IBM Cites 'Breakthrough' in Phase-Change Memory Development

By Chris Preimesberger  |  Posted 2011-06-30 Print this article Print

IBM has produced 90-nanometer-size processors that can store multiple bits of data per cell over time without the data becoming corrupted. This is a problem that has been nagging PCM development for 10 years.

Every so often, the IT world gets news of a "breakthrough" in new storage media research, and this week it was IBM's turn to announce one in relation to a possible long-term replacement for NAND flash solid-state disks.

Big Blue on June 30 revealed that its Zurich-based PCM (phase-change memory) research unit has produced 90-nanometer-size chips that can store multiple bits of data per cell over time without the data becoming corrupted. This is a problem that has been nagging development since IBM started this project nearly 10 years ago.

Previously, each PCM cell was able to hold a single data bit, and even those became lost or corrupt at unpredictable times. IBM said this latest development can lead to solid-state chips that can store as much data as NAND flash disks (which now are up to 1TB in capacity) but feature about 100 times the data movement speed, to go with a much longer life span.

NAND flash is inherently slowed down by so-called erase-write cycle limitations. This is because NAND flash requires that data first be marked for deletion before new data is written to the disk, which slows the process considerably. PCM does not require erase-write cycles.

Thus, the extra erase-write activity causes NAND flash performance to degrade faster and, over time, wear out the disk. Typically, NAND flash disk life spans range from 5,000 to 10,000 write cycles in consumer disks and up to 100,000 cycles in enterprise-class disks.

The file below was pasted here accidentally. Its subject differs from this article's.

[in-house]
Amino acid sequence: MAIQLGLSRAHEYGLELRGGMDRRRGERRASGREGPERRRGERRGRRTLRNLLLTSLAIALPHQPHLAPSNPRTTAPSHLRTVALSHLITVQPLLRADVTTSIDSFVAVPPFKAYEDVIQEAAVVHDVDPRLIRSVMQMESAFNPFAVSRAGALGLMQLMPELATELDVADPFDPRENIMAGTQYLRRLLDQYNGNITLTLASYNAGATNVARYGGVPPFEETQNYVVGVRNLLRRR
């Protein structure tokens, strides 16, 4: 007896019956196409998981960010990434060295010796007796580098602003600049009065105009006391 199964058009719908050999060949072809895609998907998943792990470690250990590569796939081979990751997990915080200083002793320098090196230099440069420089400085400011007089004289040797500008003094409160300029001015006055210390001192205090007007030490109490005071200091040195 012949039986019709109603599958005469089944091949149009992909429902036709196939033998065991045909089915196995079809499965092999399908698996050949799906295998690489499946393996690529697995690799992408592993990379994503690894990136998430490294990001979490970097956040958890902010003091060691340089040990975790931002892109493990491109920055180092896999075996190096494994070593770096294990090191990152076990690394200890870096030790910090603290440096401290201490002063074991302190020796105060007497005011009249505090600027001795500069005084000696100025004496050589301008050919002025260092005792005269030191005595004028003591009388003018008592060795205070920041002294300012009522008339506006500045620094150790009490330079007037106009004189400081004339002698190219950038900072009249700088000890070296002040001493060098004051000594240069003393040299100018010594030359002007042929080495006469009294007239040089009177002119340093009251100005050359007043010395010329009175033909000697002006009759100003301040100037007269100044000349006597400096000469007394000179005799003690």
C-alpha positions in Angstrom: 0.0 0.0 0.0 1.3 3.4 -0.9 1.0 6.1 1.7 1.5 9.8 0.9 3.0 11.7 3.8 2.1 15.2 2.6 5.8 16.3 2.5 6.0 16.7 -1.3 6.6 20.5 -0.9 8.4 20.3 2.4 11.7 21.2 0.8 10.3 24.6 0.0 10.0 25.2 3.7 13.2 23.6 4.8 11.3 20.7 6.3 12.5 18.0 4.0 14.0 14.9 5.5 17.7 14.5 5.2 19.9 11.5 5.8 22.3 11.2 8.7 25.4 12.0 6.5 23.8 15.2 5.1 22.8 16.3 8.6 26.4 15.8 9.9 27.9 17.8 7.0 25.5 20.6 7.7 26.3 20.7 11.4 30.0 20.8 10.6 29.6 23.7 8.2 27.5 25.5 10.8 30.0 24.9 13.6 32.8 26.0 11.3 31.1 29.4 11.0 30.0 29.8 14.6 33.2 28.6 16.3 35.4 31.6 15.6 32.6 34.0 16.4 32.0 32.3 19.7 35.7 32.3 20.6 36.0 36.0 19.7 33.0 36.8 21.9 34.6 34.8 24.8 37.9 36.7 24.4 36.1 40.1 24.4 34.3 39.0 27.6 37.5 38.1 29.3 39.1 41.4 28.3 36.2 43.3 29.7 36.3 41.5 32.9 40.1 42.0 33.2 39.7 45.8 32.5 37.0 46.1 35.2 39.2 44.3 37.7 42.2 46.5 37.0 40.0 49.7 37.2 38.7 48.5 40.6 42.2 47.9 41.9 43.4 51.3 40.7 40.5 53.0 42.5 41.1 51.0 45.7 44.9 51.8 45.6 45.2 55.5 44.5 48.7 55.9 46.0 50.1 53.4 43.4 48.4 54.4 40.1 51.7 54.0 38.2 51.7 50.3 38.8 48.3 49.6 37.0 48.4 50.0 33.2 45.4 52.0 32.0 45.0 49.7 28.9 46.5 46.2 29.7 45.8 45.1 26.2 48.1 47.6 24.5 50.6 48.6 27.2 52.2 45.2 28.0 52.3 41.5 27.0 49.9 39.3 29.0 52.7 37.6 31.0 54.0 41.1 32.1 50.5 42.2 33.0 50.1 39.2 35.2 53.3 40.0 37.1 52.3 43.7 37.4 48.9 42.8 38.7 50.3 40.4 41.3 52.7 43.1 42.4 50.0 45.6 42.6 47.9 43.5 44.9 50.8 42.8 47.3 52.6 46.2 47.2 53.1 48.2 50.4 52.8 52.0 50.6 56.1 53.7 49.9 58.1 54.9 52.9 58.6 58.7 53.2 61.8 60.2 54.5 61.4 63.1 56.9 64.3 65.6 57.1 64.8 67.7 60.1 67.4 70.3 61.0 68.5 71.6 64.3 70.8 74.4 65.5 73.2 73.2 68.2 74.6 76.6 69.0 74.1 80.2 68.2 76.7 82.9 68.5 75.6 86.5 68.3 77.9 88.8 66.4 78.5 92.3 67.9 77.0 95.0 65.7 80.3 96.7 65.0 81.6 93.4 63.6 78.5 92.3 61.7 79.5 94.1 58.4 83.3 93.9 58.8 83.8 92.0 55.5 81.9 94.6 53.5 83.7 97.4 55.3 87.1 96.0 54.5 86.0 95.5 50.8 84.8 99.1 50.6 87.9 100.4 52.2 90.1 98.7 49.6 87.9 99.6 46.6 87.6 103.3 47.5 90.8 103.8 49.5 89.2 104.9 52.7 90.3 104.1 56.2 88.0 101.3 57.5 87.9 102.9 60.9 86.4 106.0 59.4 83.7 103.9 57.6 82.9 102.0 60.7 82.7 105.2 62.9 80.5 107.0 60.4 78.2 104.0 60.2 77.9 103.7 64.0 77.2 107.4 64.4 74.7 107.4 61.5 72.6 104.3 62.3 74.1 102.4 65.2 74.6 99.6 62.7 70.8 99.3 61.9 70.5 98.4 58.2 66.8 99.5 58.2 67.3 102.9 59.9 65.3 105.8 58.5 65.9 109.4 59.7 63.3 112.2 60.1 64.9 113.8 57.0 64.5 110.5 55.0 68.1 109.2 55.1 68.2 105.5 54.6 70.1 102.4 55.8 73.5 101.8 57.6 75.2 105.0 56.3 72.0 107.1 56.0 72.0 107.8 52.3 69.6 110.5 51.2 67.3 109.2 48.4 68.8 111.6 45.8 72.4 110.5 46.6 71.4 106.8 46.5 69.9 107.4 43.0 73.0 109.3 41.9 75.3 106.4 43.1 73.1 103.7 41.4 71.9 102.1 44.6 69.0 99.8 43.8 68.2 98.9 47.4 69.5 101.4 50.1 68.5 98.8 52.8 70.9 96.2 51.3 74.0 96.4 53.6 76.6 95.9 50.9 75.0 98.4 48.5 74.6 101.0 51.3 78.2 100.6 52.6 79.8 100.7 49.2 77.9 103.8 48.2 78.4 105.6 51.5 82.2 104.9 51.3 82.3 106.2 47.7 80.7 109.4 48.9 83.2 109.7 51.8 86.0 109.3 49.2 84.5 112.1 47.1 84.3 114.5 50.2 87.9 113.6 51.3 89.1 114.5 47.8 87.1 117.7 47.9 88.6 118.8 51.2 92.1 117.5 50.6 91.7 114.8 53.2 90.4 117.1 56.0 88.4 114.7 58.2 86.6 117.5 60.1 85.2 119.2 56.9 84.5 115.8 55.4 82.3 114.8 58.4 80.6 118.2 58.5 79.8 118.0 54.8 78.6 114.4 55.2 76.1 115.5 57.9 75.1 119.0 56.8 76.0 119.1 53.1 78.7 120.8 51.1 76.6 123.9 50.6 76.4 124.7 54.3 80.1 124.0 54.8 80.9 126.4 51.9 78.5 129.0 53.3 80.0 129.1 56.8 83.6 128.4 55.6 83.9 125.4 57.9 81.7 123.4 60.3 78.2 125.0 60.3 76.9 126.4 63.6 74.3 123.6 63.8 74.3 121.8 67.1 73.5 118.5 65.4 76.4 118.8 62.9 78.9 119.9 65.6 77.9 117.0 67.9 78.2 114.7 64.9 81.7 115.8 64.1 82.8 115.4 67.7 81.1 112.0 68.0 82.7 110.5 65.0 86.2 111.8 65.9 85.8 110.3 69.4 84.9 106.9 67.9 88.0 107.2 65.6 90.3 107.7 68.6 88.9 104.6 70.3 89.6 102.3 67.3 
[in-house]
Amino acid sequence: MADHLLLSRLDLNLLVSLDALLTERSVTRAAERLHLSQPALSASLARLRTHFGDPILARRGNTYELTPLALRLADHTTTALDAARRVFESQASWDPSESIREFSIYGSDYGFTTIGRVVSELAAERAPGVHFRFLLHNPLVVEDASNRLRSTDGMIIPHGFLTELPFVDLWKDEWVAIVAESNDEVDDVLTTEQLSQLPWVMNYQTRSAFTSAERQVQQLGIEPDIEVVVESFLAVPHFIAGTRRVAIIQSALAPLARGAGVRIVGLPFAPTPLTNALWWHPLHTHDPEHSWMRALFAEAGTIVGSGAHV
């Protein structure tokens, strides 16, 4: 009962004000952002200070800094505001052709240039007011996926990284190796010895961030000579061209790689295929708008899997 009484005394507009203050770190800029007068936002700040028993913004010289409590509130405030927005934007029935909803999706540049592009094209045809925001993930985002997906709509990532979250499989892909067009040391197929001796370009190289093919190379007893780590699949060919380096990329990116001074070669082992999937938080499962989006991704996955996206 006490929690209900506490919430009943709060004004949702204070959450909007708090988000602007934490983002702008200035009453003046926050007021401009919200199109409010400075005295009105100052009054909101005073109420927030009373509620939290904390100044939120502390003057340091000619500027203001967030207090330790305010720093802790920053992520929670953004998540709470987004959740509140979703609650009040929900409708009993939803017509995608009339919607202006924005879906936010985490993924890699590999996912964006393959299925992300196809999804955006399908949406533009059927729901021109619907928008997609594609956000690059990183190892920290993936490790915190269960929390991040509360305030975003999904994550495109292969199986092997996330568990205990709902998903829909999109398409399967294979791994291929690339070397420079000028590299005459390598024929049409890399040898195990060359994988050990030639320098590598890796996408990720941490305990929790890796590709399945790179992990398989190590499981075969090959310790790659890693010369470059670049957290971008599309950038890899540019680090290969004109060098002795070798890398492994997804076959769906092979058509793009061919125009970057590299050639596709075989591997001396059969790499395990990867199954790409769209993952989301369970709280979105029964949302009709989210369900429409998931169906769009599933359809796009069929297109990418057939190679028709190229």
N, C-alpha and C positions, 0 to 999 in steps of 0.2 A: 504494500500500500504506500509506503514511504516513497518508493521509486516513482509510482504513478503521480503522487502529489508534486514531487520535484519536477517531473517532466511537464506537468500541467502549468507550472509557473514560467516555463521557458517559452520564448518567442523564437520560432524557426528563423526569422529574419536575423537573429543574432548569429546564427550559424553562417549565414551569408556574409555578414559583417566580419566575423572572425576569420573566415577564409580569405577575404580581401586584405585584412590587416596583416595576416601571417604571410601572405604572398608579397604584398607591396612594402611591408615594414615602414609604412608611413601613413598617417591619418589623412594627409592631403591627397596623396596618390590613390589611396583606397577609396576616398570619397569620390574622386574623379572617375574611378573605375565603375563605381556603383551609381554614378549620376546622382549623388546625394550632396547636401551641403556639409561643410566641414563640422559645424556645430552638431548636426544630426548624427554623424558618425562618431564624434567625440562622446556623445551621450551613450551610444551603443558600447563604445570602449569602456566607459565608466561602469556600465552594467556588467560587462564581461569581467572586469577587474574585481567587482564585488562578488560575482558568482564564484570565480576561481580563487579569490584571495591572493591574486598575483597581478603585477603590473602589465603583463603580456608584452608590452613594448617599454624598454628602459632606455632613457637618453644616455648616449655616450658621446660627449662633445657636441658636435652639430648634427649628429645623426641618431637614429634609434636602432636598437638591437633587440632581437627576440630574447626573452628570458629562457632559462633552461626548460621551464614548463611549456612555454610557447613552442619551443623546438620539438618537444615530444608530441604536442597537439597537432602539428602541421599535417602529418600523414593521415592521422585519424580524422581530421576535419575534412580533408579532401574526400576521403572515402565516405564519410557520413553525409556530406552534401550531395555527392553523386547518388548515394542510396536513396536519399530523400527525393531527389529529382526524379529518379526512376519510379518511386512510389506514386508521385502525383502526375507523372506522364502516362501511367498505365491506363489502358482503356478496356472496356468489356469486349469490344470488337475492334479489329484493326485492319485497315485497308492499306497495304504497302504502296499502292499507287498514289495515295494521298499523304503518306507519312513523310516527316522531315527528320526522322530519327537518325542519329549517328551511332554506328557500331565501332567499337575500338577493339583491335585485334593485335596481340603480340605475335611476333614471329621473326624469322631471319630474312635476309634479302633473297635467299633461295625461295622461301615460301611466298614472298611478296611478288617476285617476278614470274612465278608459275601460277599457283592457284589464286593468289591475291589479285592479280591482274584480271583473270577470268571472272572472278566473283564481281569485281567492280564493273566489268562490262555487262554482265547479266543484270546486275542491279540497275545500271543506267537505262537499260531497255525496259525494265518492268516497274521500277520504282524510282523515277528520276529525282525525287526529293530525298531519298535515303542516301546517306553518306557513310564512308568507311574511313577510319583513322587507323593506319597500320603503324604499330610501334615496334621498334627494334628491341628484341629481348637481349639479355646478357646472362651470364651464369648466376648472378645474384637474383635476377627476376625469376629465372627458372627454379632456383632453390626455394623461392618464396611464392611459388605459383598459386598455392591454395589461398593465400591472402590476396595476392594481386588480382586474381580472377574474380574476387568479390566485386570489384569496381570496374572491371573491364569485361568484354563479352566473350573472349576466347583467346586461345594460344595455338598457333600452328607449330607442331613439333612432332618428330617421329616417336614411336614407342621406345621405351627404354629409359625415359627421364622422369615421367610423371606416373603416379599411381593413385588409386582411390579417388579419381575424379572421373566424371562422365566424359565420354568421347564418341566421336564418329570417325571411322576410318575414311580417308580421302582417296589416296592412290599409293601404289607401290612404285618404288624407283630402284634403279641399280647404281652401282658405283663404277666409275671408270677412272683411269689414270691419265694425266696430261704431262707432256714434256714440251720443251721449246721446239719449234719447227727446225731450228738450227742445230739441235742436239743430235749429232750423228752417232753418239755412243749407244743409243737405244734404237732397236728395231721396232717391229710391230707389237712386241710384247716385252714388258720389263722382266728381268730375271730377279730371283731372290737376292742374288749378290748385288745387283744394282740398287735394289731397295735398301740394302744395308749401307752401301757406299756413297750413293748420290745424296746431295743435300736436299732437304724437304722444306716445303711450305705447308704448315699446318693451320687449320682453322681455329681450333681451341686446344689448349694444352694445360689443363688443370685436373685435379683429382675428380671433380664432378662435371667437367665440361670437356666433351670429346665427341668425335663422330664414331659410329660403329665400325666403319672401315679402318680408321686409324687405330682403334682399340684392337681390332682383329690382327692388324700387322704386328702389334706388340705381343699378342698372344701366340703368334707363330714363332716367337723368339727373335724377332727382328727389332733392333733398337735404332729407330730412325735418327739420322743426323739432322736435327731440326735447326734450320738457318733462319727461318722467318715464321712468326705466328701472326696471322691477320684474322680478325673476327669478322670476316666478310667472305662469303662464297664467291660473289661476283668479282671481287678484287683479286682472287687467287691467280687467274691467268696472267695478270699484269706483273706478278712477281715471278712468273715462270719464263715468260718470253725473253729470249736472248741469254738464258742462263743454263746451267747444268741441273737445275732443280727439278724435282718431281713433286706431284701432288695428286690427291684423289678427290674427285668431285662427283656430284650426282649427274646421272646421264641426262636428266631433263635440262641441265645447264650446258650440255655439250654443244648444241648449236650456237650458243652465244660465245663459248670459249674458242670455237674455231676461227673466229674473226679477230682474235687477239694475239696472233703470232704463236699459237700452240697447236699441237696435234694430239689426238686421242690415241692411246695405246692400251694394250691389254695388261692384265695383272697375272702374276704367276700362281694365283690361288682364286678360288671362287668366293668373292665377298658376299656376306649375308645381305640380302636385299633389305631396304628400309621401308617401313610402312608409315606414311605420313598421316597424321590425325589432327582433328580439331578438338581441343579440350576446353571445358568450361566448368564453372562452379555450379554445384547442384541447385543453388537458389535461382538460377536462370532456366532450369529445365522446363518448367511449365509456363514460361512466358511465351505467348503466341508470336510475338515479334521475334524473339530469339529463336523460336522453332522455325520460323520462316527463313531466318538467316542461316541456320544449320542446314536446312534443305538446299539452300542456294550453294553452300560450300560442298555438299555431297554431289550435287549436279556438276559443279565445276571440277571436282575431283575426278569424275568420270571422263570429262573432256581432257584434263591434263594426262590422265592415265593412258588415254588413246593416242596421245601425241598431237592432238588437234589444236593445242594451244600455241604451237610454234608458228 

In contrast, PCM can handle up to an estimated 5 million write cycles, IBM and Intel (through its PCM-dedicated Numonyx arm) both contend.

Chris Preimesberger Chris Preimesberger was named Editor-in-Chief of Features & Analysis at eWEEK in November 2011. Previously he served eWEEK as Senior Writer, covering a range of IT sectors that include data center systems, cloud computing, storage, virtualization, green IT, e-discovery and IT governance. His blog, Storage Station, is considered a go-to information source. Chris won a national Folio Award for magazine writing in November 2011 for a cover story on and CEO-founder Marc Benioff, and he has served as a judge for the SIIA Codie Awards since 2005. In previous IT journalism, Chris was a founding editor of both IT Manager's Journal and and was managing editor of Software Development magazine. His diverse resume also includes: sportswriter for the Los Angeles Daily News, covering NCAA and NBA basketball, television critic for the Palo Alto Times Tribune, and Sports Information Director at Stanford University. He has served as a correspondent for The Associated Press, covering Stanford and NCAA tournament basketball, since 1983. He has covered a number of major events, including the 1984 Democratic National Convention, a Presidential press conference at the White House in 1993, the Emmy Awards (three times), two Rose Bowls, the Fiesta Bowl, several NCAA men's and women's basketball tournaments, a Formula One Grand Prix auto race, a heavyweight boxing championship bout (Ali vs. Spinks, 1978), and the 1985 Super Bowl. A 1975 graduate of Pepperdine University in Malibu, Calif., Chris has won more than a dozen regional and national awards for his work. He and his wife, Rebecca, have four children and reside in Redwood City, Calif.Follow on Twitter: editingwhiz

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